January-February 2020, Volume 17, Issue 1
The Moving Target of When to Treat on the Myeloma Spectrum
Published on: January 02, 2020
Myeloma is consistently preceded by a precursor state that is characterized by a paraprotein — an excess of a monoclonal immunoglobulin or light chain in the serum. The clinical spectrum of this plasma cell disorder extends from asymptomatic monoclonal gammopathy of undetermined significance (MGUS) at one end, to symptomatic myeloma at the other, characterized by hypercalcemia, renal failure, anemia, and bone lesions. This pathological spectrum can be divided further into two groups — above and below a bone marrow plasma cell burden of 10 percent (and/or > 3 g/dL monoclonal serum protein); when above that burden, myeloma becomes clinically apparent. In the absence of symptoms, this state is classified as smoldering multiple myeloma (SMM) to reflect the propensity of the condition to ignite into active, symptomatic myeloma.1 SMM may be further subdivided into groups at high and low risk of progression.2 The current standard of care is to monitor for the development of myeloma-defining events when the balance of risk of drug toxicity is outweighed by the benefits of therapy. Although pragmatic, this approach may feel unsatisfactory to clinicians and patients alike, with some arguing that intervention should take place before organ damage has occurred, but not so early as to expose patients to adverse effects unnecessarily?
The first major trial to assess intervention in SMM was performed by the PETHEMA group and published in 2013.3 A treatment arm of lenalidomide and dexamethasone was compared to observation alone in a cohort of patients considered to be at high risk of progression to myeloma. Results demonstrated a two-year progression-free survival (PFS) of 92 percent in the treatment arm compared to 30 percent in the observation arm. This was perhaps not surprising given the effectiveness of lenalidomide and dexamethasone as treatment. Additionally, however, overall survival (OS) increased from 76 percent in the observation arm to 93 percent with treatment during the reported follow-up period. For the first time, researchers showed that the natural history of precursor states to myeloma could be modified by starting therapy prior to the onset of end-organ damage. However, the study has not altered mainstream practice for numerous reasons. As suggested by the approximate one in four mortality rates in the observation arm, the trial may in part reflect high-risk disease close to active myeloma, obscuring the effect on treating lower-risk SMM.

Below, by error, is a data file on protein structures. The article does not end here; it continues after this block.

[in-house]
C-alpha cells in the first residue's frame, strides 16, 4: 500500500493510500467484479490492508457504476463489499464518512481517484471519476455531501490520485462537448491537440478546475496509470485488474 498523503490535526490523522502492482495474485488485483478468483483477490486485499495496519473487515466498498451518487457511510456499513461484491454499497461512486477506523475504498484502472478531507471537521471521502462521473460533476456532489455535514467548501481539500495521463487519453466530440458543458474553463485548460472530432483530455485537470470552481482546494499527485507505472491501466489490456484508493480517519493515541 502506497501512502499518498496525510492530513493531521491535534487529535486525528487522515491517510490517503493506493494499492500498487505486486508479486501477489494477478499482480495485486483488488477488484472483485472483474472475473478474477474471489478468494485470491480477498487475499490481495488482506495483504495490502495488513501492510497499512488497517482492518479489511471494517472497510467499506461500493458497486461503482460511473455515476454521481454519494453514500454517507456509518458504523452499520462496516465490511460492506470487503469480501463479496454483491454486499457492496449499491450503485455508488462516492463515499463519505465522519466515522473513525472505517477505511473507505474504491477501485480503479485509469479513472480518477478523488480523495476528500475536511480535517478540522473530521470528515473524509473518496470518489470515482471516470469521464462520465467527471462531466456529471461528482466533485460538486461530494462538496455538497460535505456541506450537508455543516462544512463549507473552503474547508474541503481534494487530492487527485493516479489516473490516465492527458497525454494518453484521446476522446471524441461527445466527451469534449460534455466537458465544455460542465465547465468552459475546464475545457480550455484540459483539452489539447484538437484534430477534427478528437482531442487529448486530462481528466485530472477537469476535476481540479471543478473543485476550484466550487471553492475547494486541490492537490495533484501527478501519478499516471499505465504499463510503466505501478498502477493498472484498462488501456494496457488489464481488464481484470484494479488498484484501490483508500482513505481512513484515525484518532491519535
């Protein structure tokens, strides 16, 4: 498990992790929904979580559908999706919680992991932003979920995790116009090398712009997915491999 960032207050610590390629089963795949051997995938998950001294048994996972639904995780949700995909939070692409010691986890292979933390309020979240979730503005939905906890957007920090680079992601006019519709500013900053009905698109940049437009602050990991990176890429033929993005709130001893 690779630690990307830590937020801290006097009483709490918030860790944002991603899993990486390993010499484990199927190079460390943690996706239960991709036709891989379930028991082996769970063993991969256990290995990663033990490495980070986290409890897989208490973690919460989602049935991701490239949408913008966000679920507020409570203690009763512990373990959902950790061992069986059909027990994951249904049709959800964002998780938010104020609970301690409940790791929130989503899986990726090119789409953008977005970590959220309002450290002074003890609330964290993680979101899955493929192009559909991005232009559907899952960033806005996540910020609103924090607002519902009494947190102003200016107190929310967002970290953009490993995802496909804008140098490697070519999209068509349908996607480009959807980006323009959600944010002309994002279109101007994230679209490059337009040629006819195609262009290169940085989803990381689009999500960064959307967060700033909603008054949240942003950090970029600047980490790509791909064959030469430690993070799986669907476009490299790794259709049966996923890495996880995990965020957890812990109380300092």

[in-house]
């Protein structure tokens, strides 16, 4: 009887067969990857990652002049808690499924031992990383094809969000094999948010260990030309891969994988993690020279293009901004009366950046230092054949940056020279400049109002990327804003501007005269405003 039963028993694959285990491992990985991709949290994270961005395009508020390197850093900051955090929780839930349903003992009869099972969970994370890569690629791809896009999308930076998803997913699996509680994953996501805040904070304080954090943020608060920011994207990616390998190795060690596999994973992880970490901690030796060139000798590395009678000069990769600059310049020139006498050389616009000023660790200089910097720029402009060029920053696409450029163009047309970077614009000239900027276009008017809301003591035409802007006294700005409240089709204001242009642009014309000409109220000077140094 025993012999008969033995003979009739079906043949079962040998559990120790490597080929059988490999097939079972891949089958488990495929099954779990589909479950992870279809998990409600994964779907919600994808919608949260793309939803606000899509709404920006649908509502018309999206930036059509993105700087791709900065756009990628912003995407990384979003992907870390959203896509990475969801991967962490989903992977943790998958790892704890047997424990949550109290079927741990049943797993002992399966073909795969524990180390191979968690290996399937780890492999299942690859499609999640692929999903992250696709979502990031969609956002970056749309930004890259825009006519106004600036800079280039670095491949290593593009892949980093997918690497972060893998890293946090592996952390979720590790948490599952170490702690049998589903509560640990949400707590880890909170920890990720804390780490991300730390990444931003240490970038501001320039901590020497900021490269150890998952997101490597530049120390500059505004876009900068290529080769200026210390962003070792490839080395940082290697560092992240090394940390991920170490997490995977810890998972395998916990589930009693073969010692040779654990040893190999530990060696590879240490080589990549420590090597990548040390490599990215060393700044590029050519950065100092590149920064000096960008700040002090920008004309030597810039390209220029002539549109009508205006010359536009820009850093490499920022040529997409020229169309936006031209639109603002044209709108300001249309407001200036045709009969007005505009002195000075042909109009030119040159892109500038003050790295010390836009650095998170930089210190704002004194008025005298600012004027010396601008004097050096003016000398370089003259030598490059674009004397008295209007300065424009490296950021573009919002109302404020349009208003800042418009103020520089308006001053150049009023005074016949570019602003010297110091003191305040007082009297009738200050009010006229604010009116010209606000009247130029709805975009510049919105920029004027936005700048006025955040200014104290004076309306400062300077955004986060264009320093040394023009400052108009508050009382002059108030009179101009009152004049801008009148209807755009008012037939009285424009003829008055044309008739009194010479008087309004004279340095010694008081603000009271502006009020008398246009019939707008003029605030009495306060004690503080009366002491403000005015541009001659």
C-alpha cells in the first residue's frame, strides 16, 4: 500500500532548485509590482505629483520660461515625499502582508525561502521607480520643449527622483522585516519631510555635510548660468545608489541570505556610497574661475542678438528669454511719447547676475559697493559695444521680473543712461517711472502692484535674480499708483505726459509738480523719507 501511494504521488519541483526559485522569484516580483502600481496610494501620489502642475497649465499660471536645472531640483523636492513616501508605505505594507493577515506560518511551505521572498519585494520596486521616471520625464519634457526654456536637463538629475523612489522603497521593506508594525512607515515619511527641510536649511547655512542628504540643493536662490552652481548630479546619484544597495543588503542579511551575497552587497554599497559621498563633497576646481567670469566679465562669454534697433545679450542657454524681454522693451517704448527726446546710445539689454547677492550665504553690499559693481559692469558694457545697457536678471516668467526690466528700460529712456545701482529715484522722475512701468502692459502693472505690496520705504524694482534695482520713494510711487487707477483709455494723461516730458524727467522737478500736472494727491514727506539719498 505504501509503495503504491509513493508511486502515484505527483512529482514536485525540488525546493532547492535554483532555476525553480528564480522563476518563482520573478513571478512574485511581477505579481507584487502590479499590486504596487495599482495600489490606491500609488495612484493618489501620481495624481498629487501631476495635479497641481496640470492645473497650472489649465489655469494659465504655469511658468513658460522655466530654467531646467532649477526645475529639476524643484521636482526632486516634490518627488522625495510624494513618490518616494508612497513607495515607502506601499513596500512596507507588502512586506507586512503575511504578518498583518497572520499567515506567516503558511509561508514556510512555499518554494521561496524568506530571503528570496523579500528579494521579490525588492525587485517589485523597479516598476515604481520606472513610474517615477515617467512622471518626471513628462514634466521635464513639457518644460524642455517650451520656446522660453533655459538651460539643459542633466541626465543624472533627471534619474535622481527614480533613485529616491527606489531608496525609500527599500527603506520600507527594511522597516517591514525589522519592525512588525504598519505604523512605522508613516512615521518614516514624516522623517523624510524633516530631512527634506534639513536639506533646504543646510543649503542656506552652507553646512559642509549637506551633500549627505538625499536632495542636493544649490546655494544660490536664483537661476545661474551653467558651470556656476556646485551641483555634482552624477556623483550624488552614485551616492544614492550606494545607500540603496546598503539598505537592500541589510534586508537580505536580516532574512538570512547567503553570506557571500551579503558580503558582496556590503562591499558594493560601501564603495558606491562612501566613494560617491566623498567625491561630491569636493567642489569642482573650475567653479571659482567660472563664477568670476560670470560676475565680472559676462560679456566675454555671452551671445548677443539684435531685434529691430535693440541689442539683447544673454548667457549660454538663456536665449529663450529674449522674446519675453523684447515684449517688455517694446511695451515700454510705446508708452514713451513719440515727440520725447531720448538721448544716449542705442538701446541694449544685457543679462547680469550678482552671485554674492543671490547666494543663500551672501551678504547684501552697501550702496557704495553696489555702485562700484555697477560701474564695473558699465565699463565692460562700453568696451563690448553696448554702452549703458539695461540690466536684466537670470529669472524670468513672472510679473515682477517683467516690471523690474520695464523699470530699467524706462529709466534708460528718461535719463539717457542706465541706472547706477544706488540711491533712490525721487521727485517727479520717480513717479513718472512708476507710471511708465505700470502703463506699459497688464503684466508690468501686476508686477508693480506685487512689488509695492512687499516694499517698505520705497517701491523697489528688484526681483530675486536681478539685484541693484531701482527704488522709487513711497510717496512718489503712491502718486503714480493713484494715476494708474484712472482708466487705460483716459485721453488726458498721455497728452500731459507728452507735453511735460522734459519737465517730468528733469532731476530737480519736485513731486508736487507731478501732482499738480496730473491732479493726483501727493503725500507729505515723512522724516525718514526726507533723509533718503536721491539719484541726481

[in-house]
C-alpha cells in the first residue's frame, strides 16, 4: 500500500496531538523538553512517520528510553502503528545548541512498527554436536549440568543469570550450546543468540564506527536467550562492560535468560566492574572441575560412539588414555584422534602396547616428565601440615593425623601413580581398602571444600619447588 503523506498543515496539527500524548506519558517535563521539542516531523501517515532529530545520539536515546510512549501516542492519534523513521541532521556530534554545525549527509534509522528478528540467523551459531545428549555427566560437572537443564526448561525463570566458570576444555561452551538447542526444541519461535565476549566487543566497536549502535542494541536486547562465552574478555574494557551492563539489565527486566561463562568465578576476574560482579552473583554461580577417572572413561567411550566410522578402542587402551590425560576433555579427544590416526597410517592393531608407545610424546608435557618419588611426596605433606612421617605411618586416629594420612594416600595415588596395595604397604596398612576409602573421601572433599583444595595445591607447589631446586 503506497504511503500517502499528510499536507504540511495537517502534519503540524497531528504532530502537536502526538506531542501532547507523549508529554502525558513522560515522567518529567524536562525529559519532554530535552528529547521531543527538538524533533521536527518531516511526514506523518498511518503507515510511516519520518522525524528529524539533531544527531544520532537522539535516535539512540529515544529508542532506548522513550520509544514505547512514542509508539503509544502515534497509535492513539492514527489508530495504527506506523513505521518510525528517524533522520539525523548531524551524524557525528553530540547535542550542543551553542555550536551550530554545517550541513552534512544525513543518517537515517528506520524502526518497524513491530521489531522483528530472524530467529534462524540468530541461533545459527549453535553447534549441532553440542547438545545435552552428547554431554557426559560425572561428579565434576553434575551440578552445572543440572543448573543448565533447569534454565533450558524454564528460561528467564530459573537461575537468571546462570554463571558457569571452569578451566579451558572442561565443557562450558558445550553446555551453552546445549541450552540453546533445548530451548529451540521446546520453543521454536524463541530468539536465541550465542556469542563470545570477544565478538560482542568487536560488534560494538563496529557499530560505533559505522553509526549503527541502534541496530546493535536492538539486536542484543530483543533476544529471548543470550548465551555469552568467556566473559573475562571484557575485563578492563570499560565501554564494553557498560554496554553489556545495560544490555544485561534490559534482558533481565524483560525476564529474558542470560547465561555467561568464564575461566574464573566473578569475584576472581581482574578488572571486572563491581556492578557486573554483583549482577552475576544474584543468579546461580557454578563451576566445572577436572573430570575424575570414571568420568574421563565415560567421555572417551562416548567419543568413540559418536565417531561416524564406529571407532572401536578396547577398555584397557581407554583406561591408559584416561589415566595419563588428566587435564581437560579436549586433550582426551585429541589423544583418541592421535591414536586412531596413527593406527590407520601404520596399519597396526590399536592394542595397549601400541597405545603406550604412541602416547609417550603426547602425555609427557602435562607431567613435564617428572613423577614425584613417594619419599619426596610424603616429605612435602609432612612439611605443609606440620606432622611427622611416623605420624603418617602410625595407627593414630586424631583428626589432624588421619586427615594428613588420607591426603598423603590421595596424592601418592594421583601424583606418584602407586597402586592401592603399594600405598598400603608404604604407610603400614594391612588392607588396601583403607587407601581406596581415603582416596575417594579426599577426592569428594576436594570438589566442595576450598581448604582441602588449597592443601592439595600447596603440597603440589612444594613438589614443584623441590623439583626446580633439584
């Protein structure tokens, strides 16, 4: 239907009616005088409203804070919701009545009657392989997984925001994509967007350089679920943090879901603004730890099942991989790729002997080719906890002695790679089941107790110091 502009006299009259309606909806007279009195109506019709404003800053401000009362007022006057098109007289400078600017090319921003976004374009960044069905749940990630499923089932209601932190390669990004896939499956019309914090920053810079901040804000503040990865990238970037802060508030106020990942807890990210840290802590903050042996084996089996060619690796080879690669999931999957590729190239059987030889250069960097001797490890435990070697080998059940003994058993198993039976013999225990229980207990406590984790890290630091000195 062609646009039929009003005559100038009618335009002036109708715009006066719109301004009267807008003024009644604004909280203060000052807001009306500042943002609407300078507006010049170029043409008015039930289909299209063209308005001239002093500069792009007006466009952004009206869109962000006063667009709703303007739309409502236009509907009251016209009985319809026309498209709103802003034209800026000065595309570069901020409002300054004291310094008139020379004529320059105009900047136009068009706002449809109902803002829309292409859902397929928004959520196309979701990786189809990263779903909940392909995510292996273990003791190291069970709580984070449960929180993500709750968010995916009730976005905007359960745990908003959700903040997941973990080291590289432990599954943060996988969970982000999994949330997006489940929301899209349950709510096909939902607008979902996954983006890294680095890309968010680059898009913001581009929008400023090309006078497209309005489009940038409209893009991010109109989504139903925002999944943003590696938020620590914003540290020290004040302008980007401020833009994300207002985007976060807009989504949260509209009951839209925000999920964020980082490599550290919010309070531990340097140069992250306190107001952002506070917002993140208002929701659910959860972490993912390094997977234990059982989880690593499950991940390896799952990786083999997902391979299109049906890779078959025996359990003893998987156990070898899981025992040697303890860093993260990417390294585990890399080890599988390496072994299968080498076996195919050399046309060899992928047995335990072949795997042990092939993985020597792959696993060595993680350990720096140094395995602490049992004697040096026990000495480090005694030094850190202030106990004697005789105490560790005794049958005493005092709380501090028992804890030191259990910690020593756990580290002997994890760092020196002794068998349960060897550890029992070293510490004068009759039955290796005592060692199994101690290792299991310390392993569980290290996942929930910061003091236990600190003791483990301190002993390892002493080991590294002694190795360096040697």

To address these concerns, Dr. Sagar Lonial and colleagues4 performed a randomized, open-label, multicenter phase III trial that compared oral lenalidomide (25 mg) to observation across all risk groups of progression in SMM. The design of the trial made use of current diagnostic criteria for myeloma, and the primary end point was PFS, which was defined as time from random assignment to symptomatic myeloma. Lenalidomide therapy seemed to be safe but was not always well-tolerated. Twenty-nine of 88 patients discontinued therapy owing to adverse events or patient preference. By three years of follow-up, PFS was 91 percent in the lenalidomide arm compared to 66 percent in the observation arm. , This equates to a cumulative incidence of myeloma of 7 percent in the lenalidomide arm versus 32 percent in the observation arm at three years from random assignment. In terms of OS, no benefit was observed, in contrast to the earlier trial. This may be expected, as the trial recruited patients with lower-risk SMM, as demonstrated by the greater PFS in the observation arm.